A model that promises to accelerate the development of Alzheimer’s treatments has already confirmed the amyloid hypothesis. The model has also alerted researchers to a protein that helps amyloid plaques progress to neurofibrillary tangles.

Called “Alzheimer’s in a dish” by its developers, the model is a gel-based, three-dimensional culture system. Unlike mouse models and liquid two-dimensional culture systems, the new model reproduces the full course of events underlying the development of Alzheimer’s disease. Crucially, the model produces both plaques and tangles.

This point was emphasized by the model’s developers, a team of scientists from the Genetics and Aging Research Unit at Massachusetts General Hospital. The scientists presented their findings October 12 in Nature, in an article entitled, “A three-dimensional human neural cell culture model of Alzheimer’s disease.”

While the mouse models of Alzheimer’s disease that express the gene variants causing the inherited early-onset form of the disease do develop amyloid plaques in their brains and memory deficits, the neurofibrillary tangles that cause most of the damage do not appear. Other models succeed in producing tangles but not plaques. Cultured neurons from human patients with Alzheimer's exhibit elevated levels of the toxic form of amyloid found in plaques and the abnormal version of the tau protein that makes up tangles, but not actual plaques and tangles.

“Testing drugs in mouse models that typically have brain deposits of either plaques or tangles, but not both, takes more than a year and is very costly,” said Rudolph Tanzi, Ph.D., director of the MGH Genetics and Aging Research Unit and co-senior author of the report. “With our three-dimensional model that recapitulates both plaques and tangles, we now can screen hundreds of thousands of drugs in a matter of months without using animals in a system that is considerably more relevant to the events occurring in the brains of Alzheimer’s patients.”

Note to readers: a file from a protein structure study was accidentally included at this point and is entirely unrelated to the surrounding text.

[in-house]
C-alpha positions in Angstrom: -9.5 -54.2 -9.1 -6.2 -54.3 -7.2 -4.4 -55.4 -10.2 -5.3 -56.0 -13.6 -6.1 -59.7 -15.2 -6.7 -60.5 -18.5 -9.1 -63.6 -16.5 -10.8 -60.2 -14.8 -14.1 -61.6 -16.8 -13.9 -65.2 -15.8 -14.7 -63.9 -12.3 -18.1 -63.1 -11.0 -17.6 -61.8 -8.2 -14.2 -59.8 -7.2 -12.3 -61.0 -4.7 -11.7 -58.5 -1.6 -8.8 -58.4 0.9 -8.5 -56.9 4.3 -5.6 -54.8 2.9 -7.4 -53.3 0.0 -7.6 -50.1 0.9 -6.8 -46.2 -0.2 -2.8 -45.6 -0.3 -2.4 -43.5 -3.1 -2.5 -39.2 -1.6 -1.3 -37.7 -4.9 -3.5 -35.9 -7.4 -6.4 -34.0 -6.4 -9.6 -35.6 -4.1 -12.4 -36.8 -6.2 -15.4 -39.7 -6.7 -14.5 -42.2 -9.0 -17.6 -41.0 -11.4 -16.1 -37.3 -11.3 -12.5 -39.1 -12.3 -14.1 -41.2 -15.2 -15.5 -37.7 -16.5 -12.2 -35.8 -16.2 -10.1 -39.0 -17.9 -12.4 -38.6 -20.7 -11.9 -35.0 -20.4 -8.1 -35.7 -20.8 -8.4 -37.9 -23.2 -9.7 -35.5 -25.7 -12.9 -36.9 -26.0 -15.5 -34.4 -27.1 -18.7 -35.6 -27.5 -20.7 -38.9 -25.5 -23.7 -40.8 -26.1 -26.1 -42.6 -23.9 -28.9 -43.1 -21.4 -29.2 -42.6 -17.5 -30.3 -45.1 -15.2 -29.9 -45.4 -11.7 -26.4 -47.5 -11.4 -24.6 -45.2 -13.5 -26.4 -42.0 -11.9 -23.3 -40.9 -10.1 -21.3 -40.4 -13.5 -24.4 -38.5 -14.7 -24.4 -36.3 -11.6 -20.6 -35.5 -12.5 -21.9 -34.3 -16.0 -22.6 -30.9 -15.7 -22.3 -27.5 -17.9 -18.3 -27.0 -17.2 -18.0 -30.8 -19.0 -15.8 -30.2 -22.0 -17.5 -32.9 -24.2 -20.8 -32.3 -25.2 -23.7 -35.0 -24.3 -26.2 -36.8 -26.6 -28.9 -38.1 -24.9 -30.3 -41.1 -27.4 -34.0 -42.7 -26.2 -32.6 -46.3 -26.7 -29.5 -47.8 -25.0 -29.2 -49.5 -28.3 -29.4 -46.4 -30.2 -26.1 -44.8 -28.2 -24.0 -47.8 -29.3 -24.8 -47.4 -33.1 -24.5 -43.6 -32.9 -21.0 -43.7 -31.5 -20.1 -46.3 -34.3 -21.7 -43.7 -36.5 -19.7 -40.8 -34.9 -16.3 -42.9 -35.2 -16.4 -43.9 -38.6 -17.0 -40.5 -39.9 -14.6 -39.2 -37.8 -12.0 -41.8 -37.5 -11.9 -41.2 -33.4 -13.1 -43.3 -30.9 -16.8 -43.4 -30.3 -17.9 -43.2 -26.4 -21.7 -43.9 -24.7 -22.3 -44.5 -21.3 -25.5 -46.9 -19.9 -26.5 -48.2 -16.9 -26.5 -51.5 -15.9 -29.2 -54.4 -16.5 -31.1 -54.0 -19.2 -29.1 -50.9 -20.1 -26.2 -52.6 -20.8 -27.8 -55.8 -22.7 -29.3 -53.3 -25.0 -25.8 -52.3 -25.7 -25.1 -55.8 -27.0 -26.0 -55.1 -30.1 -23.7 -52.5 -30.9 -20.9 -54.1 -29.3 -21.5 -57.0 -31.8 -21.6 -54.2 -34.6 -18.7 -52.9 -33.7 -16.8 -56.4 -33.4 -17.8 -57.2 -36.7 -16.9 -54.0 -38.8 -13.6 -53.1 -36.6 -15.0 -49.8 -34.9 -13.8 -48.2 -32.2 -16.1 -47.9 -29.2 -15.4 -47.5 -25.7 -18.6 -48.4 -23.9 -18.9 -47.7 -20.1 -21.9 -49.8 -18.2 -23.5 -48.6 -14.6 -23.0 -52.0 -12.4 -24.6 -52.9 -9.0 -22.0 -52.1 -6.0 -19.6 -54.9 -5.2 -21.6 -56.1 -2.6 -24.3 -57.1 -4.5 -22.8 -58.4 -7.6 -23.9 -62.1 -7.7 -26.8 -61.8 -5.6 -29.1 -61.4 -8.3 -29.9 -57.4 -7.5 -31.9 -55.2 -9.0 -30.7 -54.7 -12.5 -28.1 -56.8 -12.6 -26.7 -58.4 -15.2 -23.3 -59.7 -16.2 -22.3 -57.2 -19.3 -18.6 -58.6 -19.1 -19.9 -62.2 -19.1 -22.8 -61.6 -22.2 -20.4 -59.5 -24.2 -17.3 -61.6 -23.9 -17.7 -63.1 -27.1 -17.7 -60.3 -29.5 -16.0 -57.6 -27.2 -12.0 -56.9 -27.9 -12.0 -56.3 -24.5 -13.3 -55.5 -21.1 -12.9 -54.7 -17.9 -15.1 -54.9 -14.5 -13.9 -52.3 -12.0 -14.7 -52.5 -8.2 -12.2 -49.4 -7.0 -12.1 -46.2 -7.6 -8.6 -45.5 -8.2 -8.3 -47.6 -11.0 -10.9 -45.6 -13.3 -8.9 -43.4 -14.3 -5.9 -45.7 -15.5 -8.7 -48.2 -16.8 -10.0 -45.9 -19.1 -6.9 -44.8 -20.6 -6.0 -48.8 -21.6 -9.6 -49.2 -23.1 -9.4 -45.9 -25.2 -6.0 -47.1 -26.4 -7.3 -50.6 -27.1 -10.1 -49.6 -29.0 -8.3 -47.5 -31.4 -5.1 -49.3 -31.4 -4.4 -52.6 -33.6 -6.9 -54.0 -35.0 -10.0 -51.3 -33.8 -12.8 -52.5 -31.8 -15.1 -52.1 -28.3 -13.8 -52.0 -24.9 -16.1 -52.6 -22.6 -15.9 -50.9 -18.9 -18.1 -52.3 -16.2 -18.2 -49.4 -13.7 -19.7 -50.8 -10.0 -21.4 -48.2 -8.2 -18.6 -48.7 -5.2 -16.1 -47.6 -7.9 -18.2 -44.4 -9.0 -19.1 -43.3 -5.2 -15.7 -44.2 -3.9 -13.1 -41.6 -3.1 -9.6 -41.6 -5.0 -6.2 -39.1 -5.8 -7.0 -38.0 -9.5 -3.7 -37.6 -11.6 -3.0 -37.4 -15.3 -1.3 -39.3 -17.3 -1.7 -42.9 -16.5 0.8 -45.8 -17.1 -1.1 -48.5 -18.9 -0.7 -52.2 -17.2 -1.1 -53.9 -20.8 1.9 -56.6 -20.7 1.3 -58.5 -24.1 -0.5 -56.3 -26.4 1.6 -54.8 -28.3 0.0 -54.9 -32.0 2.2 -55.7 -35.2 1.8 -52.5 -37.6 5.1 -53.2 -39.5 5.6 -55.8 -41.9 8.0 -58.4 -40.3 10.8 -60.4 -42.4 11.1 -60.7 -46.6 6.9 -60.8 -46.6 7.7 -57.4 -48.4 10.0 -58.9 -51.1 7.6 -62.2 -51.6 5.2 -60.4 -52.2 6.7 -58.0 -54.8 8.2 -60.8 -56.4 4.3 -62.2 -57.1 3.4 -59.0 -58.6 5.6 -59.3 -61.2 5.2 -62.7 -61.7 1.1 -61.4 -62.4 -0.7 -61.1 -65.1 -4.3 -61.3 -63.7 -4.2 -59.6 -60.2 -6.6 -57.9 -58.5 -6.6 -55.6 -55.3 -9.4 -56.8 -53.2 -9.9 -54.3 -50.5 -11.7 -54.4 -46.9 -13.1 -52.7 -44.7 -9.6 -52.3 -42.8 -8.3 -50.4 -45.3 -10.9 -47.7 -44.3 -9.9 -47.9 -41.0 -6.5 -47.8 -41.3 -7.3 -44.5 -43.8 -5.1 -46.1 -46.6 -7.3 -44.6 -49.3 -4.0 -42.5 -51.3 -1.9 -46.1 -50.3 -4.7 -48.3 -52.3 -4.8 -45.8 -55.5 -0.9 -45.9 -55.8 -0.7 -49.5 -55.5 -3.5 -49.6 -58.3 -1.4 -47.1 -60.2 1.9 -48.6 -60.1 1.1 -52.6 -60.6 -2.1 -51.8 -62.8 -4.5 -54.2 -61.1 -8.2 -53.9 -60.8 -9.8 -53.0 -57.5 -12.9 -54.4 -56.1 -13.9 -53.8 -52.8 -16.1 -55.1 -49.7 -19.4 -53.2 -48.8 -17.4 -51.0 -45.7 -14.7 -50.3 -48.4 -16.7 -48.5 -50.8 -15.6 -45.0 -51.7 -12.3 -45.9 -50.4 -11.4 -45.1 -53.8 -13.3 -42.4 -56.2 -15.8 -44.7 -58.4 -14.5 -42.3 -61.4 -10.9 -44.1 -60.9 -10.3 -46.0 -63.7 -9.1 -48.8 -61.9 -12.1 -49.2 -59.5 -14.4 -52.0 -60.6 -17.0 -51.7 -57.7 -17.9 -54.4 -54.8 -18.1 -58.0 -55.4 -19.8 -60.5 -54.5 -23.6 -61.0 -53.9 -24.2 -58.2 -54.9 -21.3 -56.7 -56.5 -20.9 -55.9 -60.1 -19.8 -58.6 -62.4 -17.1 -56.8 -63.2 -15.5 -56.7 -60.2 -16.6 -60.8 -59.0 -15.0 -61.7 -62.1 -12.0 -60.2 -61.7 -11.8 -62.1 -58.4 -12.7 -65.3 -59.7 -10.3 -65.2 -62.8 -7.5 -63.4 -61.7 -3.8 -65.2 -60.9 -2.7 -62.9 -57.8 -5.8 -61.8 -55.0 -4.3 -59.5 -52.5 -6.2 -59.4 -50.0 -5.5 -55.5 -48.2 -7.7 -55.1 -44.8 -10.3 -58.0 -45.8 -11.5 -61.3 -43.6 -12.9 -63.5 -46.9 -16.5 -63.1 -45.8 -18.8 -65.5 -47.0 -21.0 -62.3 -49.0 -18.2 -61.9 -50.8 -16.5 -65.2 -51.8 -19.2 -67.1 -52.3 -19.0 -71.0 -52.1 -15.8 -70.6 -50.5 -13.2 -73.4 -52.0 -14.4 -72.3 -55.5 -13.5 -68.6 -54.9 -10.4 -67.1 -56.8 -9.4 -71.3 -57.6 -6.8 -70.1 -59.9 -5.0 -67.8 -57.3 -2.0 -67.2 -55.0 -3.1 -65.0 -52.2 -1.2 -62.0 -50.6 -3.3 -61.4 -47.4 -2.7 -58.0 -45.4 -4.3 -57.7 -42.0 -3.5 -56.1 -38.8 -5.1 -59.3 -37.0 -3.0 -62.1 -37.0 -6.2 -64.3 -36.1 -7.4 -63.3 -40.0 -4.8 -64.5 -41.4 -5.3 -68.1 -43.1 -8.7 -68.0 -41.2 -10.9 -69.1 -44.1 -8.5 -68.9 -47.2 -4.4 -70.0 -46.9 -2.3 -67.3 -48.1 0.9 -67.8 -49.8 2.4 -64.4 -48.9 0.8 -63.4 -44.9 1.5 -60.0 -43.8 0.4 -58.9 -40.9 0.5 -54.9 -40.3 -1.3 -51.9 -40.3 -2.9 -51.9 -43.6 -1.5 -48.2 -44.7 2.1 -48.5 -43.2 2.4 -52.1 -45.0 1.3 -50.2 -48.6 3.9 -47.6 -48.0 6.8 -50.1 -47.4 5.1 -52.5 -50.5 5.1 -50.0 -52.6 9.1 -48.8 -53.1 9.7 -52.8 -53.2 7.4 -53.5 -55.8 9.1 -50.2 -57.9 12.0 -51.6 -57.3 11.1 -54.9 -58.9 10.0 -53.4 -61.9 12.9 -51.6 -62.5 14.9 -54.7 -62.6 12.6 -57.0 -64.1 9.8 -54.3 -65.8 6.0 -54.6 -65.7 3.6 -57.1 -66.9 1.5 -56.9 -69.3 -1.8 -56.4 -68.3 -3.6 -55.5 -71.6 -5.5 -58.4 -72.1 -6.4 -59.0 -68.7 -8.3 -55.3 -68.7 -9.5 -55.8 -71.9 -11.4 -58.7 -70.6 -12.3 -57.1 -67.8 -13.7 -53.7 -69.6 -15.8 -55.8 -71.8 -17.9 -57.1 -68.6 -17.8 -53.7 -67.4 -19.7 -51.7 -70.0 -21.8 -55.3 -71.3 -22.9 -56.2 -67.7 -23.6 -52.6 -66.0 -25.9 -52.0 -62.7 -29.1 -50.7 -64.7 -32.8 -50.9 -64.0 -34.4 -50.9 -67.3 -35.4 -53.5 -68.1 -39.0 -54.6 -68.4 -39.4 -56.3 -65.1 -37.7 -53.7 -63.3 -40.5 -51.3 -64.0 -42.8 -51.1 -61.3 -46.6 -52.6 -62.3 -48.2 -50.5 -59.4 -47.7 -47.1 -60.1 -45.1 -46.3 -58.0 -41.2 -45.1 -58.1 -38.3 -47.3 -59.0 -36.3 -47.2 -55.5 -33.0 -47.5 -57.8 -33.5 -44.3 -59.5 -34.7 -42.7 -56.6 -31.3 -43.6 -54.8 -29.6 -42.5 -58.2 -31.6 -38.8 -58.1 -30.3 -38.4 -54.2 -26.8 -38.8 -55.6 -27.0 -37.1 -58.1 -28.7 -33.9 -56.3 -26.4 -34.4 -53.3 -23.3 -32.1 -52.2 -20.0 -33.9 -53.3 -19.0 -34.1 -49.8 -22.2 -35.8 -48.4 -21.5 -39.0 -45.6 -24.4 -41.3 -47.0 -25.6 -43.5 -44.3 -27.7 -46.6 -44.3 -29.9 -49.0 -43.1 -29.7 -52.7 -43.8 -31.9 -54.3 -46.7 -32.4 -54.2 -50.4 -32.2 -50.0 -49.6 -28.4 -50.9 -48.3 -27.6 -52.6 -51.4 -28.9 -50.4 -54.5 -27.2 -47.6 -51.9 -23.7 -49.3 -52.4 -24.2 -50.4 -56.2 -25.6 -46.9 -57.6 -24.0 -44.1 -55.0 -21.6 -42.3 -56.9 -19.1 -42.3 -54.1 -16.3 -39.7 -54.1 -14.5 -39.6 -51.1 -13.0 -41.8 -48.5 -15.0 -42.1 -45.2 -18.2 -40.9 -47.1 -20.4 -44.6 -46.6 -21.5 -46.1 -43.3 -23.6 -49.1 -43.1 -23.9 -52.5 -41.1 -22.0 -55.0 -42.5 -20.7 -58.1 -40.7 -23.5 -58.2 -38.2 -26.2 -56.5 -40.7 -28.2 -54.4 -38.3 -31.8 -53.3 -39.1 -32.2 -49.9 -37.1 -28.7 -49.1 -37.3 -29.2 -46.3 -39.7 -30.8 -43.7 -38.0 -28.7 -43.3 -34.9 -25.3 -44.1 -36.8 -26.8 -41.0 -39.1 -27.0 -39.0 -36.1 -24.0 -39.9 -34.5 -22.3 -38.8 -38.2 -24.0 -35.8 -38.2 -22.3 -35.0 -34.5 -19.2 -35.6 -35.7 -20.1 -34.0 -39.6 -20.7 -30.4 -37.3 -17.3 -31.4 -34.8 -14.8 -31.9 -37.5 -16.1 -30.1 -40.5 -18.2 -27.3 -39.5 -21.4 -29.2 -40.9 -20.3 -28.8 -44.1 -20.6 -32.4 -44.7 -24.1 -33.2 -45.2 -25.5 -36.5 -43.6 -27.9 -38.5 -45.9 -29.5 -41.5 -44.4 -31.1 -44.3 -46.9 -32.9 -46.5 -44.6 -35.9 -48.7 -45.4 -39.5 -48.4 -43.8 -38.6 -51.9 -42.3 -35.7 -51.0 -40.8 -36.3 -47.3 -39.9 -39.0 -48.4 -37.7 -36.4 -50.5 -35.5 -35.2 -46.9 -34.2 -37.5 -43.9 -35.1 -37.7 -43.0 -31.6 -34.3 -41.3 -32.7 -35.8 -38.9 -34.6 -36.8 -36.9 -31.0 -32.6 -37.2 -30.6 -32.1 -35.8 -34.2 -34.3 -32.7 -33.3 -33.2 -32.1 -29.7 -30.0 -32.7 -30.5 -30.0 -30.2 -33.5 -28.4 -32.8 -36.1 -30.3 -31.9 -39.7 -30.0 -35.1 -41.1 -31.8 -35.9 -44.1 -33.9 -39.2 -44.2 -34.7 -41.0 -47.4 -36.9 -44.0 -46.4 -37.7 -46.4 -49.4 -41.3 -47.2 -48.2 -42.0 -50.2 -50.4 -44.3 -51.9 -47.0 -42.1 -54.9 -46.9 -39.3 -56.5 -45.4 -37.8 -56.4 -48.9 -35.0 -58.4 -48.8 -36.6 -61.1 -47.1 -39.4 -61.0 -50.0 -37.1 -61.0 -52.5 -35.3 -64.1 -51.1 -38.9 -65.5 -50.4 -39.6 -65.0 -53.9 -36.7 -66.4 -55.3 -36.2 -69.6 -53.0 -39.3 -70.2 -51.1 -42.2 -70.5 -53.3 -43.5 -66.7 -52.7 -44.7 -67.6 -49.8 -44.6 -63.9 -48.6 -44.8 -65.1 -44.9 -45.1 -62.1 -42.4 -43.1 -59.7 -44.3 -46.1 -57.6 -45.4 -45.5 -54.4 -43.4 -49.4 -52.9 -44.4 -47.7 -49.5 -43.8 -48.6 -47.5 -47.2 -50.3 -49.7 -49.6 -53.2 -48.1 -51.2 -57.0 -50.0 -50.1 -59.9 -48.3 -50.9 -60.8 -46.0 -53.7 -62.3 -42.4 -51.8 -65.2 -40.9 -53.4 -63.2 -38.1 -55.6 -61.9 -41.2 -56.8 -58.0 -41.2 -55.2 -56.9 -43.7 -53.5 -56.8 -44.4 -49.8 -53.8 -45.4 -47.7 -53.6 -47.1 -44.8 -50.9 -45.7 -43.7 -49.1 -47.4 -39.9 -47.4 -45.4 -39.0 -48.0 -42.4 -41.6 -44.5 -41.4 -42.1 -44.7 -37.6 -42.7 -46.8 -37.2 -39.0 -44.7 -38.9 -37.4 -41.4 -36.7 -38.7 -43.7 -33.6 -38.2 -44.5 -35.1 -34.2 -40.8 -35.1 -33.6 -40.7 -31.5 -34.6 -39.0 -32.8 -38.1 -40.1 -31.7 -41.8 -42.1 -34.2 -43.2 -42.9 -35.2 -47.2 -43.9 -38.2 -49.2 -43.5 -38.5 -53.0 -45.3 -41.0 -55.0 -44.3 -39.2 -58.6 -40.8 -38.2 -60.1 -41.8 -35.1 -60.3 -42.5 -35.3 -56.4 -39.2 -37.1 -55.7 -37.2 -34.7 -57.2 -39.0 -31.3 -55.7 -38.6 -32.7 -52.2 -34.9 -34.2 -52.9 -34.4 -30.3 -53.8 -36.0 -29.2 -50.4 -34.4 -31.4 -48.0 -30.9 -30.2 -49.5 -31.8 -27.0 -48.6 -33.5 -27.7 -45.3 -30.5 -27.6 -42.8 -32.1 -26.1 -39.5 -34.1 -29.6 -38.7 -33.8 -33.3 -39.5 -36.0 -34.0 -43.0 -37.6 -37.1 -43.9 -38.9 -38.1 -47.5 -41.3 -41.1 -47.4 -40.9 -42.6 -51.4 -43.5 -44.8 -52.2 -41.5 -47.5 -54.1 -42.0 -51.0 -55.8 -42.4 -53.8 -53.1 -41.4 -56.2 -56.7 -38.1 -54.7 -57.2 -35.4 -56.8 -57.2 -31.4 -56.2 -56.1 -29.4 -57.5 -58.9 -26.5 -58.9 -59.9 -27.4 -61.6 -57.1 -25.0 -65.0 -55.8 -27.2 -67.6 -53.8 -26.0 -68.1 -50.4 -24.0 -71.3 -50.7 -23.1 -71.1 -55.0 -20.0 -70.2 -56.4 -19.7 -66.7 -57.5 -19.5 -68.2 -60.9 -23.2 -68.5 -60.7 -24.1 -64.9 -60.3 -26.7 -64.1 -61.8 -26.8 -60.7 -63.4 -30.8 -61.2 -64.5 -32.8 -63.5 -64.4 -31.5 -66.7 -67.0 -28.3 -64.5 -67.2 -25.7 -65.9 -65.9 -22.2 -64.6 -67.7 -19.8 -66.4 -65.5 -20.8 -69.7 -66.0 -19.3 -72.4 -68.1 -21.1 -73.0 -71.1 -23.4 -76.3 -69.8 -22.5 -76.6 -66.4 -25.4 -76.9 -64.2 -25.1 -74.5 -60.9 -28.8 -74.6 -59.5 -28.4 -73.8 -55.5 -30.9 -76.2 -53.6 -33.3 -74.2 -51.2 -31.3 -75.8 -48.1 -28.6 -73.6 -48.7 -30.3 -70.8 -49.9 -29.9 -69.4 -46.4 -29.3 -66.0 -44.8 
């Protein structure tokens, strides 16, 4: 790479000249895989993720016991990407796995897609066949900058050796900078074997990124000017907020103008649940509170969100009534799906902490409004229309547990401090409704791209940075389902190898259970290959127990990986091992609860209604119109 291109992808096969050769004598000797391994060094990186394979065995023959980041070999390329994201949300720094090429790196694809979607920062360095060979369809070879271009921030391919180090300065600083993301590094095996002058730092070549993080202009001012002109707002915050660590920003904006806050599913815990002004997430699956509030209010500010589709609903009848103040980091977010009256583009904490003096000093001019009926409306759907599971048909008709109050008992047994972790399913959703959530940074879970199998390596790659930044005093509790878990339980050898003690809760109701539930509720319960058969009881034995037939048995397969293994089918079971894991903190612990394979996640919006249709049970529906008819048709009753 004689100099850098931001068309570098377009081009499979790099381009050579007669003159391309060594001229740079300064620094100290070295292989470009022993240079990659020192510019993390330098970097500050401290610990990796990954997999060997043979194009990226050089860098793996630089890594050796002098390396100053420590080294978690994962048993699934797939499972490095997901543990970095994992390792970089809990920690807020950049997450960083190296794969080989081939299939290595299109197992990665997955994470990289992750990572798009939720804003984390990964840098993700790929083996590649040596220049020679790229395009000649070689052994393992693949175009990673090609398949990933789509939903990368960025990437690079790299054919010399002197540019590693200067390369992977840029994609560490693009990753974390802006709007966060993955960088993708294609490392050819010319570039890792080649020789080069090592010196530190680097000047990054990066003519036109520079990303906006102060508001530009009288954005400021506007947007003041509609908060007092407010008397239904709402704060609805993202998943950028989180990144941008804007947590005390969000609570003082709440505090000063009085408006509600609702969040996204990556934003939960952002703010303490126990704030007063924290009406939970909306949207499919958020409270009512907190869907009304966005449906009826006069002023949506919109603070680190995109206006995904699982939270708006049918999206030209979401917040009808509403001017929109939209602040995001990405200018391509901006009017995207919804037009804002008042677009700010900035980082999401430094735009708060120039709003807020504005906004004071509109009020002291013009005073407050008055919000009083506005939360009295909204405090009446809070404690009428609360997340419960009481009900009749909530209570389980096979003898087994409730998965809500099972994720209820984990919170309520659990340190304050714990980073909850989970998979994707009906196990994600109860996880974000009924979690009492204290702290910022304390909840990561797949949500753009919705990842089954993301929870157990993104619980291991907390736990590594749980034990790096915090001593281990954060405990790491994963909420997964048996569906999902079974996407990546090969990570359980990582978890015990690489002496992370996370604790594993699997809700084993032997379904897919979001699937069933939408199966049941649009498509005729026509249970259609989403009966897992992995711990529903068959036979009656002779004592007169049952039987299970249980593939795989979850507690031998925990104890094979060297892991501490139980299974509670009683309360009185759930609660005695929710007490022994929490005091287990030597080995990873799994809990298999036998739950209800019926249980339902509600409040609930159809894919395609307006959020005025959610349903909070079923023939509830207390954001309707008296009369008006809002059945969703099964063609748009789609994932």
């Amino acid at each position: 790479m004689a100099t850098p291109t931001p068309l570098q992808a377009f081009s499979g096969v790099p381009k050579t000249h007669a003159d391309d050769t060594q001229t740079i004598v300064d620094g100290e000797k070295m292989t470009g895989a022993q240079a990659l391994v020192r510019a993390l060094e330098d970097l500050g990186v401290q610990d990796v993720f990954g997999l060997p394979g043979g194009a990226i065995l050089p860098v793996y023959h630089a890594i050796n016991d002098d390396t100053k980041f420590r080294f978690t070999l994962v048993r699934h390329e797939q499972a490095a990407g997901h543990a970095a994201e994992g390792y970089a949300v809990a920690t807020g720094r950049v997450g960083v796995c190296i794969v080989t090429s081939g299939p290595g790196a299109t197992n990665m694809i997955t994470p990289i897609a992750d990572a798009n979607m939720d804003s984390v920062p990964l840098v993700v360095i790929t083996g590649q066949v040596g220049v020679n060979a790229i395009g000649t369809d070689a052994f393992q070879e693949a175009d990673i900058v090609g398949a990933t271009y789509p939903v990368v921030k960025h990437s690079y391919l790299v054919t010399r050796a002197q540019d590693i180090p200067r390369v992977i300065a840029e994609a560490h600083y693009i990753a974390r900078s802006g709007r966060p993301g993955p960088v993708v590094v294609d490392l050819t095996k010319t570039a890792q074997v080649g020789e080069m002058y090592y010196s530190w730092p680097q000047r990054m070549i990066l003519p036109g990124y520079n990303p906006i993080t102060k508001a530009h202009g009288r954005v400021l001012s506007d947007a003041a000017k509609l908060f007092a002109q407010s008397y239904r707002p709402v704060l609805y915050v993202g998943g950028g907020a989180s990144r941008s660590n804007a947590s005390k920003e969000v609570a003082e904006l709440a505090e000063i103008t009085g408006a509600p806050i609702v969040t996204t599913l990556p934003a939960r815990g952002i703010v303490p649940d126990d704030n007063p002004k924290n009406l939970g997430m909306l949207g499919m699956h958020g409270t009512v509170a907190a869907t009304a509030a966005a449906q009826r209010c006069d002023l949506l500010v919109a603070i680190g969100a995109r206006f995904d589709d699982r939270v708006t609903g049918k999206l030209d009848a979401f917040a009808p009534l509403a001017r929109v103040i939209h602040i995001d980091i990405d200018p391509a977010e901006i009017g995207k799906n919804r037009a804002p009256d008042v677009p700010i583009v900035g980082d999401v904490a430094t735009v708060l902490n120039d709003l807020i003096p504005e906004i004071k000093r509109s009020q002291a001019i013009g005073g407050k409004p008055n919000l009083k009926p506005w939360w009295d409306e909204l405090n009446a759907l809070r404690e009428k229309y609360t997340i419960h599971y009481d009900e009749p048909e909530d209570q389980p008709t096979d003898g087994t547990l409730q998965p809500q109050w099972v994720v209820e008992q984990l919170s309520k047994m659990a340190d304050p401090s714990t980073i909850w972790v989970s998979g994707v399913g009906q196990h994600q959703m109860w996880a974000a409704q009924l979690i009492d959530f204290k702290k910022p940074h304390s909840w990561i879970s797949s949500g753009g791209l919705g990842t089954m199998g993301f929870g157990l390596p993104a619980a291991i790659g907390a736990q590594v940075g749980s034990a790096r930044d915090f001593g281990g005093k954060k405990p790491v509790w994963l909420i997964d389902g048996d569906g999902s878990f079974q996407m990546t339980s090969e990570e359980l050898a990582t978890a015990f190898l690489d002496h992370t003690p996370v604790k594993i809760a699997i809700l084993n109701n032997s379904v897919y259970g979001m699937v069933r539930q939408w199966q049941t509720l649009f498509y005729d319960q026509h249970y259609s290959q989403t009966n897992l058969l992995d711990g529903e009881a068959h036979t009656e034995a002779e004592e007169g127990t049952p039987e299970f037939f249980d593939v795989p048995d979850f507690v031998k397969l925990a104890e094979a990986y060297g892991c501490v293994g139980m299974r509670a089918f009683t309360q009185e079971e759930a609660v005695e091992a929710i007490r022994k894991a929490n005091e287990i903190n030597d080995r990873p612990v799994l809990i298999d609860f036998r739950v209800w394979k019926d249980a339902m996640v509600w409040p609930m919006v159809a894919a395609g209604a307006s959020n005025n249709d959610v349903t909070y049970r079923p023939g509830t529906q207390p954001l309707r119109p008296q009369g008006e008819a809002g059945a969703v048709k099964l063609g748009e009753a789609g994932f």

Genetics and Aging Research Unit investigator Doo Yeon Kim, Ph.D., co-senior author of the Nature paper, realized that the liquid two-dimensional systems usually used to grow cultured cells poorly represent the gelatinous three-dimensional environment within the brain. Instead the MGH team used a gel-based, three-dimensional culture system to grow human neural stem cells that carried variants in two genes—the amyloid precursor protein and presenilin 1—known to underlie early-onset familial Alzheimer's disease (FAD).

“The 3D-differentiated neuronal cells expressing FAD mutations exhibited high levels of detergent-resistant, silver-positive aggregates of phosphorylated tau in the soma and neurites, as well as filamentous tau, as detected by immunoelectron microscopy,” the authors of the Nature article wrote. “Inhibition of amyloid-β generation with β- or γ-secretase inhibitors not only decreased amyloid-β pathology, but also attenuated tauopathy. We also found that glycogen synthase kinase 3 (GSK3) regulated amyloid-β-mediated tau phosphorylation.”

Blocking steps known to be essential for the formation of amyloid plaques prevented the formation of the tangles, confirming amyloid’s role in initiating the process. The version of tau found in tangles is characterized by the presence of excess phosphate molecules, and when the team investigated possible ways of blocking tau production, they found that inhibiting the action of an enzyme called GSK3-beta—known to phosphorylate tau in human neurons—prevented the formation of tau aggregates and tangles even in the presence of abundant beta-amyloid and amyloid plaques.

“This new system, which can be adapted to other neurodegenerative disorders, should revolutionize drug discovery in terms of speed, costs, and physiologic relevance to disease,” asserted Dr. Tanzi.

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